DOJ initiates SCRA action over auto auctions and dispositions
On March 3, the DOJ filed a complaint in the U.S. District Court for the Eastern District of North Carolina against a North Carolina-based towing company for allegedly auctioning off, selling, or disposing of vehicles owned by servicemembers through the use of court judgments obtained without filing proper military affidavits. Under the Servicemembers Civil Relief Act (SCRA), plaintiffs seeking a default judgment must “file an accurate military affidavit stating whether or not the defendant is in military service, or that the plaintiff is unable to determine the defendant’s military service status.” Towing companies are also required by the statute to make a good faith effort to determine if a defendant is in military service. A court may not enter a default judgment in favor of a plaintiff until after a servicemember has been appointed an attorney.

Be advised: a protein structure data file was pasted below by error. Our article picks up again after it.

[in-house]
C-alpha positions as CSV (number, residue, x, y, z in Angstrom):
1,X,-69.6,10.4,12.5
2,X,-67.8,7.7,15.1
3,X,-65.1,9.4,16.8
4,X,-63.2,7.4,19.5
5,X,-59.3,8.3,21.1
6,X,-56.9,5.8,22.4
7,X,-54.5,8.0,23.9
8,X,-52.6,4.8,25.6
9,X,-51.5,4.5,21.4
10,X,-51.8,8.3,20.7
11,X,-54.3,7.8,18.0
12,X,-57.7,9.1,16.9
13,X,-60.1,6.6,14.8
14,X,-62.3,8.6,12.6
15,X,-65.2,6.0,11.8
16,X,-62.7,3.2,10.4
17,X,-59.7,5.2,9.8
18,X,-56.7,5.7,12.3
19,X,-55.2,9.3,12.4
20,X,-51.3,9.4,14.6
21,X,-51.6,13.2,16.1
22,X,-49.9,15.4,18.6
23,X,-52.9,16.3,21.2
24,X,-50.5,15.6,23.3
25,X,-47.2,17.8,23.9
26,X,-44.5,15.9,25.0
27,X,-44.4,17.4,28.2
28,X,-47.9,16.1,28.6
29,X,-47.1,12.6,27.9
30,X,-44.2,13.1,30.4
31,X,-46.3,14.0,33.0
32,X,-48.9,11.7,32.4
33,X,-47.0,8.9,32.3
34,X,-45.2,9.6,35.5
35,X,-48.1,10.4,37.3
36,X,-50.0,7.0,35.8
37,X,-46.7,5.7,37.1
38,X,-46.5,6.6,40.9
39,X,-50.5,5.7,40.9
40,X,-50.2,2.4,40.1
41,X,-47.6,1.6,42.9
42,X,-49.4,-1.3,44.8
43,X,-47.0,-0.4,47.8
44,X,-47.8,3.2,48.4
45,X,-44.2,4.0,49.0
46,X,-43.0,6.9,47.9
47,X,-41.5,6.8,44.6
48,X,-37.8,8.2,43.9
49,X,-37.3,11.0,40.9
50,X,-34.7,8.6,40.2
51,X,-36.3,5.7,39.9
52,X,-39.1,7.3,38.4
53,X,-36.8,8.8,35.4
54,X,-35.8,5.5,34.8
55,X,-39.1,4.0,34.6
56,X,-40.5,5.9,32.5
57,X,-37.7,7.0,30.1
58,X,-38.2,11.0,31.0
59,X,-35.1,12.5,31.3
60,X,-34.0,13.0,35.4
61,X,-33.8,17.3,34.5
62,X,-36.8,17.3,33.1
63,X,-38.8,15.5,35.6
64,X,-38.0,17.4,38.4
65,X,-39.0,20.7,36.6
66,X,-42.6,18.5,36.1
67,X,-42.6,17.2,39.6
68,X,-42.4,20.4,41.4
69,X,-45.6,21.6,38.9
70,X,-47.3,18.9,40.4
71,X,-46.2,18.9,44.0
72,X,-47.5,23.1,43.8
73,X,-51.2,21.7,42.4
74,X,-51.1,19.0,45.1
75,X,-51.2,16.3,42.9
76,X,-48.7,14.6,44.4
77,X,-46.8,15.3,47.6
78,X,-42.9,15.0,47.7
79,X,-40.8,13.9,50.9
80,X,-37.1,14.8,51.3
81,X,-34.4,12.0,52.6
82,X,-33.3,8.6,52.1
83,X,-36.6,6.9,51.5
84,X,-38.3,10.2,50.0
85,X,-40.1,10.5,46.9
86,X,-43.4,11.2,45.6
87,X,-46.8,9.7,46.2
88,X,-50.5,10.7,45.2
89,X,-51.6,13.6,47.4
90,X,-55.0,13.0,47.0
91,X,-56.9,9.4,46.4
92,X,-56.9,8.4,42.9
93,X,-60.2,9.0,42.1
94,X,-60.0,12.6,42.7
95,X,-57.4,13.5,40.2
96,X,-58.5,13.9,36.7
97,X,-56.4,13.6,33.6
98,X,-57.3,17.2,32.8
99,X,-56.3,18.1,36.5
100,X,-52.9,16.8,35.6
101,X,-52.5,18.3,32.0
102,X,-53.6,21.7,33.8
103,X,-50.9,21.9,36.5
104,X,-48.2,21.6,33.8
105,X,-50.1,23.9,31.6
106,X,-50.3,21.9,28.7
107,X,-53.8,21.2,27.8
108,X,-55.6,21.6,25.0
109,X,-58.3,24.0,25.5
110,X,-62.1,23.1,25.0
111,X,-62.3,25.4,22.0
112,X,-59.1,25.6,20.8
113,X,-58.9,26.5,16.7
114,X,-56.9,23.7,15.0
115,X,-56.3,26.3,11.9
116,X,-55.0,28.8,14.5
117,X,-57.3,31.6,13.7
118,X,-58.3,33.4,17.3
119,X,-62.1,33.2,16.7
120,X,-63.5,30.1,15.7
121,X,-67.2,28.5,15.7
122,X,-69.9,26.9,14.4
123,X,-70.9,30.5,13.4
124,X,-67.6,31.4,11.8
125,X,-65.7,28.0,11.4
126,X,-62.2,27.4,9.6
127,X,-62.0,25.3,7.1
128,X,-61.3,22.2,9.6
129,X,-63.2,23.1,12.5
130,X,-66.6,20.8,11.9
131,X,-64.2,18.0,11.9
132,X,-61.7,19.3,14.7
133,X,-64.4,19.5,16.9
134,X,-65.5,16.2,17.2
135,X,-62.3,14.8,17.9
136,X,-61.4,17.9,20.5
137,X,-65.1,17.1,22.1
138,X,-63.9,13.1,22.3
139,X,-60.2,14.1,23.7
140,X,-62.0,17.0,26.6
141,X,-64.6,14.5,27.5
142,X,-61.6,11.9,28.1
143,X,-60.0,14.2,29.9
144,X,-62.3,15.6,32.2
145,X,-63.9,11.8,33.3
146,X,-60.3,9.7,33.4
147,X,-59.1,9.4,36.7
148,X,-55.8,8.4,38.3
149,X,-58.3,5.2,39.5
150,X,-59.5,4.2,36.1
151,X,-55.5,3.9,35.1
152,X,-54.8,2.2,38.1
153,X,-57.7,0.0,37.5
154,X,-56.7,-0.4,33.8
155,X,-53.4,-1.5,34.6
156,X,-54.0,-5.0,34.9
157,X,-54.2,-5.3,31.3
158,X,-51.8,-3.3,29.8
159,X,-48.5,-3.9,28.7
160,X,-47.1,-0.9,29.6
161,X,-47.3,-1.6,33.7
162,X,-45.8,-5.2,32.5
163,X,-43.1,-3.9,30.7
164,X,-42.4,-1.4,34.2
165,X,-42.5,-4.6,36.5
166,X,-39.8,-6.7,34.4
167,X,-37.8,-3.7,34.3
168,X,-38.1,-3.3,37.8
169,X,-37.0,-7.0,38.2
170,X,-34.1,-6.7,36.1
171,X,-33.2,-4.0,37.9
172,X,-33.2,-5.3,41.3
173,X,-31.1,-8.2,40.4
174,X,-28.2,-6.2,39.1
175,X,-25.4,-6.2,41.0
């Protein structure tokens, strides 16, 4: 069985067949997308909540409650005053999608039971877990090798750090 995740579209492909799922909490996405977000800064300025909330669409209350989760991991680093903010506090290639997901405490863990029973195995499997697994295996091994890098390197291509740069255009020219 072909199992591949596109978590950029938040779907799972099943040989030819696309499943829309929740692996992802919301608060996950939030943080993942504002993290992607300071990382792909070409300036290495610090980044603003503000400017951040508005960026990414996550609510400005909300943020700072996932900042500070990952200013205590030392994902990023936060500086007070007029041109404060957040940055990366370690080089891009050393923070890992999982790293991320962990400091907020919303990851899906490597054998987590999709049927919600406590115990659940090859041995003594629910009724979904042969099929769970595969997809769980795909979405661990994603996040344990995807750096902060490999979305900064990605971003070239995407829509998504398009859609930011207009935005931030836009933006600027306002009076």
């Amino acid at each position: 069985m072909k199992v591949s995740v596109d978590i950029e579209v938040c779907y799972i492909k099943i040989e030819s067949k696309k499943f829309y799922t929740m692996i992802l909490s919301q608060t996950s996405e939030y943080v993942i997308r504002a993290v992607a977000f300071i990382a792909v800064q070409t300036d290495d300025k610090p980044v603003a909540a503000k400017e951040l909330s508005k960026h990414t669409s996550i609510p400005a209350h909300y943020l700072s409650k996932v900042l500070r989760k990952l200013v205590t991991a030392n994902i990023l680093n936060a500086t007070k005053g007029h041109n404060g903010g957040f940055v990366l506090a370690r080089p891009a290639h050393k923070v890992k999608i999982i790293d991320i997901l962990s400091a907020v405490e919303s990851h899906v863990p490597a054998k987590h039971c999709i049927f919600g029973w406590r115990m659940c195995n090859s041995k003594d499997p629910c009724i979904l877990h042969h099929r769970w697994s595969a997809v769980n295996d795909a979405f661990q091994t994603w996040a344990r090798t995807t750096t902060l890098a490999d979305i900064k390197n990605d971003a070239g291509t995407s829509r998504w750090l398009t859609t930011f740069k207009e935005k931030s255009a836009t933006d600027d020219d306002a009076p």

According to the complaint, the towing company disposed of servicemembers’ vehicles without complying with these requirements from at least 2017. The DOJ further claims that several factors should have alerted the towing company to the fact that the vehicles belonged to a servicemember, including that many of the vehicles were originally towed from locations on or near a military installation and many of the vehicles “had military decals, patches, and decorations, were financed through lenders geared towards members of the military, and contained military uniforms and paperwork, including orders.” The DOJ seeks damages for the affected servicemembers and civil penalties, as well as a court order enjoining the towing company from engaging in the illegal conduct.